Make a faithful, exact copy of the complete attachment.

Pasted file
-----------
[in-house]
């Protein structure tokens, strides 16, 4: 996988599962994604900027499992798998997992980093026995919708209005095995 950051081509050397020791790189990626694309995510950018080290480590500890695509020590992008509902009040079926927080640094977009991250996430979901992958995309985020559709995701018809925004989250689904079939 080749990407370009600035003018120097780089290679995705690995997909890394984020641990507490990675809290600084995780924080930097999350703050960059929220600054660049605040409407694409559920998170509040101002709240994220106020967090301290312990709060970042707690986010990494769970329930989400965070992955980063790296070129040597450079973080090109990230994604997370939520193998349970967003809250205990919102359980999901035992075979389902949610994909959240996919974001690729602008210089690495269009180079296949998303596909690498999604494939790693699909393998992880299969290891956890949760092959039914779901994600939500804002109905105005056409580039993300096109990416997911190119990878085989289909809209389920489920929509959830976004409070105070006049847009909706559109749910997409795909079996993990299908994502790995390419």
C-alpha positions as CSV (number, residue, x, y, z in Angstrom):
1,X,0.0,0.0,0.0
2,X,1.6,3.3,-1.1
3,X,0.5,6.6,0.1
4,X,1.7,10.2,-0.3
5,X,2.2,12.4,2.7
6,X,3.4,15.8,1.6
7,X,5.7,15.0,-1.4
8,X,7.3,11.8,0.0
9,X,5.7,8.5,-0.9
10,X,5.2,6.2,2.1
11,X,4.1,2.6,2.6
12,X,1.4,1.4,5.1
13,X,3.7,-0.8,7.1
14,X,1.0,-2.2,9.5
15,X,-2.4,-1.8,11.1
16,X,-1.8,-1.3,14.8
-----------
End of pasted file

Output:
[in-house]
């Protein structure tokens, strides 16, 4: 996988599962994604900027499992798998997992980093026995919708209005095995 950051081509050397020791790189990626694309995510950018080290480590500890695509020590992008509902009040079926927080640094977009991250996430979901992958995309985020559709995701018809925004989250689904079939 080749990407370009600035003018120097780089290679995705690995997909890394984020641990507490990675809290600084995780924080930097999350703050960059929220600054660049605040409407694409559920998170509040101002709240994220106020967090301290312990709060970042707690986010990494769970329930989400965070992955980063790296070129040597450079973080090109990230994604997370939520193998349970967003809250205990919102359980999901035992075979389902949610994909959240996919974001690729602008210089690495269009180079296949998303596909690498999604494939790693699909393998992880299969290891956890949760092959039914779901994600939500804002109905105005056409580039993300096109990416997911190119990878085989289909809209389920489920929509959830976004409070105070006049847009909706559109749910997409795909079996993990299908994502790995390419």
C-alpha positions as CSV (number, residue, x, y, z in Angstrom):
1,X,0.0,0.0,0.0
2,X,1.6,3.3,-1.1
3,X,0.5,6.6,0.1
4,X,1.7,10.2,-0.3
5,X,2.2,12.4,2.7
6,X,3.4,15.8,1.6
7,X,5.7,15.0,-1.4
8,X,7.3,11.8,0.0
9,X,5.7,8.5,-0.9
10,X,5.2,6.2,2.1
11,X,4.1,2.6,2.6
12,X,1.4,1.4,5.1
13,X,3.7,-0.8,7.1
14,X,1.0,-2.2,9.5
15,X,-2.4,-1.8,11.1
16,X,-1.8,-1.3,14.8